the v2 satellites equipped to reduce their luminosity but awaiting Starship

Since the launch of the first satellites star linkand now that there are several thousand in the sky, SpaceX has drawn the wrath of astronomers because of the luminosity generated by its machines placed in low orbit.

The firm has proposed solutions to reduce this discomfort which disturbs the observations but it is with the satellites v2 that it intends to significantly reduce their luminosity thanks to several techniques.

In the first versions, SpaceX tested a kind of camouflage visor reducing the brightness of the satellites but which had the disadvantage of not allowing inter-satellite laser communications, but also of constituting a kind of brake

Another attempt has been to use a non-reflecting dielectric mirror film on certain parts of the satellite, which avoids sending the received light back to Earth.

Orient the solar panels differently to limit their brightness seen from Earth (credit: SpaceX)

The V2 satellites will use several techniques around dielectric films, a specific orientation of the solar panels (to the detriment of their efficiency, estimated at a loss of 25% but which the new design can accommodate) and black paint ( for elements with complex geometry on which it is difficult to apply the dielectric film), the combination of which will make it possible to divide by 10 their luminosity observed from the Earth while allowing laser communications to be carried out.

The driver is missing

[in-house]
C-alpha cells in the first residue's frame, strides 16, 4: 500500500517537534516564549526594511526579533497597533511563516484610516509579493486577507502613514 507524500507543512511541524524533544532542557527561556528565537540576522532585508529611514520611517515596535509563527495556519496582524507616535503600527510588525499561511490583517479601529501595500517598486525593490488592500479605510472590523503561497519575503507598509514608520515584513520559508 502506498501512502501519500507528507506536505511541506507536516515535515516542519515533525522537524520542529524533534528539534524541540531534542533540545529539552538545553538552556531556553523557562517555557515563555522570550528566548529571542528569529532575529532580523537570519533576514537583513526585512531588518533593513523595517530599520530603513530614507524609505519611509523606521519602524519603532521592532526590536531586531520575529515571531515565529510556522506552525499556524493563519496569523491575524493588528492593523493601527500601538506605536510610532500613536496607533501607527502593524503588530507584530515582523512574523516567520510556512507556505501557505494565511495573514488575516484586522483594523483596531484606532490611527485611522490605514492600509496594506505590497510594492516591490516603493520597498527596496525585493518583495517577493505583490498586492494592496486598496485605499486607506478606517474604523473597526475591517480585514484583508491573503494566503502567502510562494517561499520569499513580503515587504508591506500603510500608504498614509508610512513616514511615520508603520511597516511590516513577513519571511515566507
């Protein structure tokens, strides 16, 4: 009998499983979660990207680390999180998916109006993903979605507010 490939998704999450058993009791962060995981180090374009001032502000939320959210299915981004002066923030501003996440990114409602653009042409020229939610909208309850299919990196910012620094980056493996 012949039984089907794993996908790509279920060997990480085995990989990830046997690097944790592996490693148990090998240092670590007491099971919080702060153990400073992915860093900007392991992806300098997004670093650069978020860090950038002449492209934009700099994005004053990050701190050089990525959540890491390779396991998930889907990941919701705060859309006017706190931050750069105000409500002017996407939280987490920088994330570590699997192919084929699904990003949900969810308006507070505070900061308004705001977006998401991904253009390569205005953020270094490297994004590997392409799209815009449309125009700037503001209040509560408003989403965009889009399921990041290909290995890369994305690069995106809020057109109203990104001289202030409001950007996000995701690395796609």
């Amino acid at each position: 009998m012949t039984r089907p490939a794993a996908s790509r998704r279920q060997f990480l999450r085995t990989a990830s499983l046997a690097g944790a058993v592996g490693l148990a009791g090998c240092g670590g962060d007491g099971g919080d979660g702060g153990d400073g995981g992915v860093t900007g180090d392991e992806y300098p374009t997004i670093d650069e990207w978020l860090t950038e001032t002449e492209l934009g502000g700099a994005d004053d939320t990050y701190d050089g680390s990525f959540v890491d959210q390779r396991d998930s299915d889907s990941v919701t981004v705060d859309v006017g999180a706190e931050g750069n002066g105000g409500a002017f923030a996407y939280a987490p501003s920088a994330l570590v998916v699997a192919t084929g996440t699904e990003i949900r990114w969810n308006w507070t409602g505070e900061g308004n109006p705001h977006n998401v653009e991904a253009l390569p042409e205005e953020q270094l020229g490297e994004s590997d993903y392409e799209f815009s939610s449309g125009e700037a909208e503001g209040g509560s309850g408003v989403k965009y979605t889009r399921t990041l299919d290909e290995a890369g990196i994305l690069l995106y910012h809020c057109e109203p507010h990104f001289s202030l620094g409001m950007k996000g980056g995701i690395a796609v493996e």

All this should therefore quickly give convincing results…on one condition: that the launchers Starship are available to place them in orbit. The satellites are indeed heavier (1.25 tons) and bulkier (7 meters long) than the previous generation and require the heavy launcher and the Falcon 9 launchers used until now.

However, Starship has still not made its maiden flight. Between the problems of availability of the Raptor engines and the wait for official approvals, the first orbital flight is not yet in the news.

As recently as June, the FAA had identified 75 steps to take before it could hope to obtain authorization from it. The reduction in the brightness of the Starlink satellites is therefore not for now, even if the efforts to try to reduce this inconvenience are welcomed, whether it is a question of degrading the operation of the satellites or of offering its black paint to other players to reduce the light impact of constellations of satellites in low orbit.

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